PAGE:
Lawson Ekes Out Profit in Q3, Partners to Peddle in Quebec
Published: April 13, 2009
by Alex Woodie
Currency fluctuations and a downturn in IT spending, particularly among manufacturing customers, combined to drive third quarter revenues down 18 percent to $174 million for Lawson Software, but cost cutting enabled the company to post a profit anyway. The St. Paul, Minnesota, ERP software vendor also announced a deal with a French Canadian reseller, Commsoft Technologies, to sell Lawson's M3 suite, which is primarily implemented on i-based Power Systems machines.
Conventional wisdom says that during periods of macro economic uncertainty, such as we find ourselves in now, companies will put the brakes on big new ERP purchases and shift their focus to maintaining existing IT systems. Those two predictions were born out in Lawson's financial results for its fiscal third quarter, which ended February 28.
Software license revenues--still the best indicator of new deals for a traditional software company like Lawson--declined 22 percent to about $25 million for Lawson. However, sales declined just 14 percent when currency fluctuations on the global market are taken into account and revenues are counted in the currencies that the deals were done in inside their home countries. Fewer ERP implementations during the quarter also took its toll on consulting revenues, which in recent quarters has accounted for nearly half of the company's revenues. Consulting revenue for the quarter plummeted by 34 percent, or $33 million, to $63 million (although the drop was "just" 26 percent when adjusted for currency fluctuations).
The one bright spot for Lawson in terms of revenue streams was maintenance fees, which continued its strong recent showing and increased 1 percent from 2008 levels to almost $86 million. When the strengthening U.S. dollar and weakening foreign currencies are factored into the equation, maintenance fees increased a healthy 8 percent. The vendor says "consistent renewals" at "higher average prices" helped to partially offset the drop in consulting revenues.
Lawson managed to eke out a $7.4 million after-tax profit for the quarter, or $0.04 per diluted share, despite slowing sales and $11.6 million in charges for the quarter ($3.5 in restructuring charges and $8.1 in an impairment charge related to Lawson's unfortunate dip into auction rate securities). This compares favorably to net income of $0.7 million, or basically nothing per diluted share, during the same period in 2008. The positive net income figure pleased traders on Wall Street so much that they pushed Lawson's stock price up nearly 20 percent to $5 per share, a level not seen since early January. The stock was trading near $9 per share last June; now its market capitalization is roughly the same as its annual revenues, a relative bargain by the standards of the once high-flying technology sector.
The fact that Lawson managed to post a profit in this economy can be traced to job cuts that Lawson made in late November, at the end of the second fiscal quarter, when it laid off 5 percent of its workforce, or 200 people. Total cost of revenues in fiscal Q3 was $82.5 million, nearly 20 percent lower than it was a year ago, reflecting lowered spending by Lawson in research, development, sales, marketing, and general and administrative categories. An 8 percent decline in fully diluted shares outstanding also helped to prop up the earnings-per-share figure. A 32 percent decrease in income tax provisions (from $9.8 million to $6.7 million) also helped profitability.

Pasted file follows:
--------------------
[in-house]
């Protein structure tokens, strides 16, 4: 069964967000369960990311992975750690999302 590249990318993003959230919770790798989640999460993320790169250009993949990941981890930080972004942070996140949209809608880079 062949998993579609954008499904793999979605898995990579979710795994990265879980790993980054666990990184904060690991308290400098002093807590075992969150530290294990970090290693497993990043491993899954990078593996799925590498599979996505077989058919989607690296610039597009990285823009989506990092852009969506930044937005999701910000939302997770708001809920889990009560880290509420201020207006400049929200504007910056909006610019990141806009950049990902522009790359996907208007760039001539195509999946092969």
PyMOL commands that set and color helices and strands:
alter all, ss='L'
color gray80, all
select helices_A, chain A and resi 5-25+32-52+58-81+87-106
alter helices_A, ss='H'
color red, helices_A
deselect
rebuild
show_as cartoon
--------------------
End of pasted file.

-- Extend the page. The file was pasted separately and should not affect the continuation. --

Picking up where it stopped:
"We are operating well in a challenging business environment," said Harry Debes, Lawson's president and chief executive officer, in a statement accompanying the financial results. "During this fiscal year, revenues have been negatively impacted by reduced capital spending and weakening foreign currencies, things which are beyond our control. We can control how we react to economic conditions and our focus has been to preserve profitability."
Lawson expects things to continue along as they have for its fiscal fourth quarter. The company's guidance says revenues will be in the range of $175 million to $182 million. That would be a 22 percent to 25 percent decline compared to the $233 million in revenue the company posted during the fourth quarter last year. Profitability is expected to be in the range of $0.04 to $0.07 per share.
In addition to its financials, Lawson has also announced a new partnership with Commsoft Technologies, which will sell the M3 suite to small and medium businesses in the manufacturing, distribution, and food and beverage industries, primarily in the Canadian province of Quebec. Commsoft will offer localized service in French, which is critical when working with Quebec-based customers and prospects, Lawson says.
Commsoft CEO Alix Muller says M3 is a good fit for its customers. "We see the Lawson M3 system as a compelling ERP offering for the types of companies we serve in this region," Muller said in a statement announcing the deal.
M3 sales have come in below Lawson forecasts in recent quarters, which is due in part to the global manufacturing slowdown. Since the majority of Lawson customers implement M3 on IBM Power Systems servers (formerly System i and iSeries boxes), that has also had an impact on IBM hardware sales. Sales of Lawson's S3 suite, which is aimed at services industries such as healthcare and legal, have faired better than M3.
Lawson Sales Hit by Economic Downturn in Fiscal Q2
Lawson Cuts Jobs to Get Costs in Line with Sales
Net Loss Clouds Lawson's Q1 Report
Lawson's Q4 Profits Slammed by Investment Writeoffs, Sales Up Though
New Customer Sales Pump Up Lawson Software's Q3
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